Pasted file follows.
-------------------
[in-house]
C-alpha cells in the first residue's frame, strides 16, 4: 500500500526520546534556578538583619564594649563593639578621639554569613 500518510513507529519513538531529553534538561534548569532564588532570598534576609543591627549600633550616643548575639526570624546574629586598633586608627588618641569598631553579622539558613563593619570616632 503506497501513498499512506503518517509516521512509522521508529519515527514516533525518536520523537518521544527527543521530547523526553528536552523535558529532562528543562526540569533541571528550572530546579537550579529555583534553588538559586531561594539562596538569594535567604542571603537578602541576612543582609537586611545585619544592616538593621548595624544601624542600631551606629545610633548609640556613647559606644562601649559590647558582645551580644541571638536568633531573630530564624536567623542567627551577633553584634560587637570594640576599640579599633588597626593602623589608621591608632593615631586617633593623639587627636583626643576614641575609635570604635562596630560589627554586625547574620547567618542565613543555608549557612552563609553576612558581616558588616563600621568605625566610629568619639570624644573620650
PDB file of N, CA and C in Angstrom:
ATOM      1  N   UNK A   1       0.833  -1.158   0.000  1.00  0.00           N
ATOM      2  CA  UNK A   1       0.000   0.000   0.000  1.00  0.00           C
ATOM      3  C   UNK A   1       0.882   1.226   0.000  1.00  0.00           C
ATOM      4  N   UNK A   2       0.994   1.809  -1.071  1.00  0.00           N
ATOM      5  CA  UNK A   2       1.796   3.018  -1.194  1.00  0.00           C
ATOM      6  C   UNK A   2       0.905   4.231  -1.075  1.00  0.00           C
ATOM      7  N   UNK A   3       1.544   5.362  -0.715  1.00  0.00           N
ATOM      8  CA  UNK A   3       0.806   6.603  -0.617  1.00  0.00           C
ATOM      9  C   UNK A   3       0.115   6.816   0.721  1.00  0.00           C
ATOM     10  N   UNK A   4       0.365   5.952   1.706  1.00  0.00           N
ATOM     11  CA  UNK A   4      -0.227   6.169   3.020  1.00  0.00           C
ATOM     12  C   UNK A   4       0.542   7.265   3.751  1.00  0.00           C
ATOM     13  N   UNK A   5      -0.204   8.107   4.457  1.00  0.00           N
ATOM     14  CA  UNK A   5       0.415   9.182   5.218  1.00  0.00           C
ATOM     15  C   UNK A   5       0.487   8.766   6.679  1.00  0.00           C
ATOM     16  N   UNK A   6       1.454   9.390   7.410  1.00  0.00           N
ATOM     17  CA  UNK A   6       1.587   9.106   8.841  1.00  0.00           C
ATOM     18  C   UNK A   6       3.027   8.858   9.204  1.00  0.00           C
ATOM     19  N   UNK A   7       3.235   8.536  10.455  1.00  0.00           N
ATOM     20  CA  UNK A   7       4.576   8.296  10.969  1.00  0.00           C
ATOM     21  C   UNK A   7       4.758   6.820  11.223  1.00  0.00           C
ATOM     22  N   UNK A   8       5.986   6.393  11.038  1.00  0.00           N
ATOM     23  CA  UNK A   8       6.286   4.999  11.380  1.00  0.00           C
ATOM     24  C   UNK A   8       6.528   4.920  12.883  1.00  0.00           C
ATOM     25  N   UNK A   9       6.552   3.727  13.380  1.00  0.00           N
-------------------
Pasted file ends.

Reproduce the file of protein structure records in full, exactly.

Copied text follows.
[in-house]
C-alpha cells in the first residue's frame, strides 16, 4: 500500500526520546534556578538583619564594649563593639578621639554569613 500518510513507529519513538531529553534538561534548569532564588532570598534576609543591627549600633550616643548575639526570624546574629586598633586608627588618641569598631553579622539558613563593619570616632 503506497501513498499512506503518517509516521512509522521508529519515527514516533525518536520523537518521544527527543521530547523526553528536552523535558529532562528543562526540569533541571528550572530546579537550579529555583534553588538559586531561594539562596538569594535567604542571603537578602541576612543582609537586611545585619544592616538593621548595624544601624542600631551606629545610633548609640556613647559606644562601649559590647558582645551580644541571638536568633531573630530564624536567623542567627551577633553584634560587637570594640576599640579599633588597626593602623589608621591608632593615631586617633593623639587627636583626643576614641575609635570604635562596630560589627554586625547574620547567618542565613543555608549557612552563609553576612558581616558588616563600621568605625566610629568619639570624644573620650
PDB file of N, CA and C in Angstrom:
ATOM      1  N   UNK A   1       0.833  -1.158   0.000  1.00  0.00           N
ATOM      2  CA  UNK A   1       0.000   0.000   0.000  1.00  0.00           C
ATOM      3  C   UNK A   1       0.882   1.226   0.000  1.00  0.00           C
ATOM      4  N   UNK A   2       0.994   1.809  -1.071  1.00  0.00           N
ATOM      5  CA  UNK A   2       1.796   3.018  -1.194  1.00  0.00           C
ATOM      6  C   UNK A   2       0.905   4.231  -1.075  1.00  0.00           C
ATOM      7  N   UNK A   3       1.544   5.362  -0.715  1.00  0.00           N
ATOM      8  CA  UNK A   3       0.806   6.603  -0.617  1.00  0.00           C
ATOM      9  C   UNK A   3       0.115   6.816   0.721  1.00  0.00           C
ATOM     10  N   UNK A   4       0.365   5.952   1.706  1.00  0.00           N
ATOM     11  CA  UNK A   4      -0.227   6.169   3.020  1.00  0.00           C
ATOM     12  C   UNK A   4       0.542   7.265   3.751  1.00  0.00           C
ATOM     13  N   UNK A   5      -0.204   8.107   4.457  1.00  0.00           N
ATOM     14  CA  UNK A   5       0.415   9.182   5.218  1.00  0.00           C
ATOM     15  C   UNK A   5       0.487   8.766   6.679  1.00  0.00           C
ATOM     16  N   UNK A   6       1.454   9.390   7.410  1.00  0.00           N
ATOM     17  CA  UNK A   6       1.587   9.106   8.841  1.00  0.00           C
ATOM     18  C   UNK A   6       3.027   8.858   9.204  1.00  0.00           C
ATOM     19  N   UNK A   7       3.235   8.536  10.455  1.00  0.00           N
ATOM     20  CA  UNK A   7       4.576   8.296  10.969  1.00  0.00           C
ATOM     21  C   UNK A   7       4.758   6.820  11.223  1.00  0.00           C
ATOM     22  N   UNK A   8       5.986   6.393  11.038  1.00  0.00           N
ATOM     23  CA  UNK A   8       6.286   4.999  11.380  1.00  0.00           C
ATOM     24  C   UNK A   8       6.528   4.920  12.883  1.00  0.00           C
ATOM     25  N   UNK A   9       6.552   3.727  13.380  1.00  0.00           N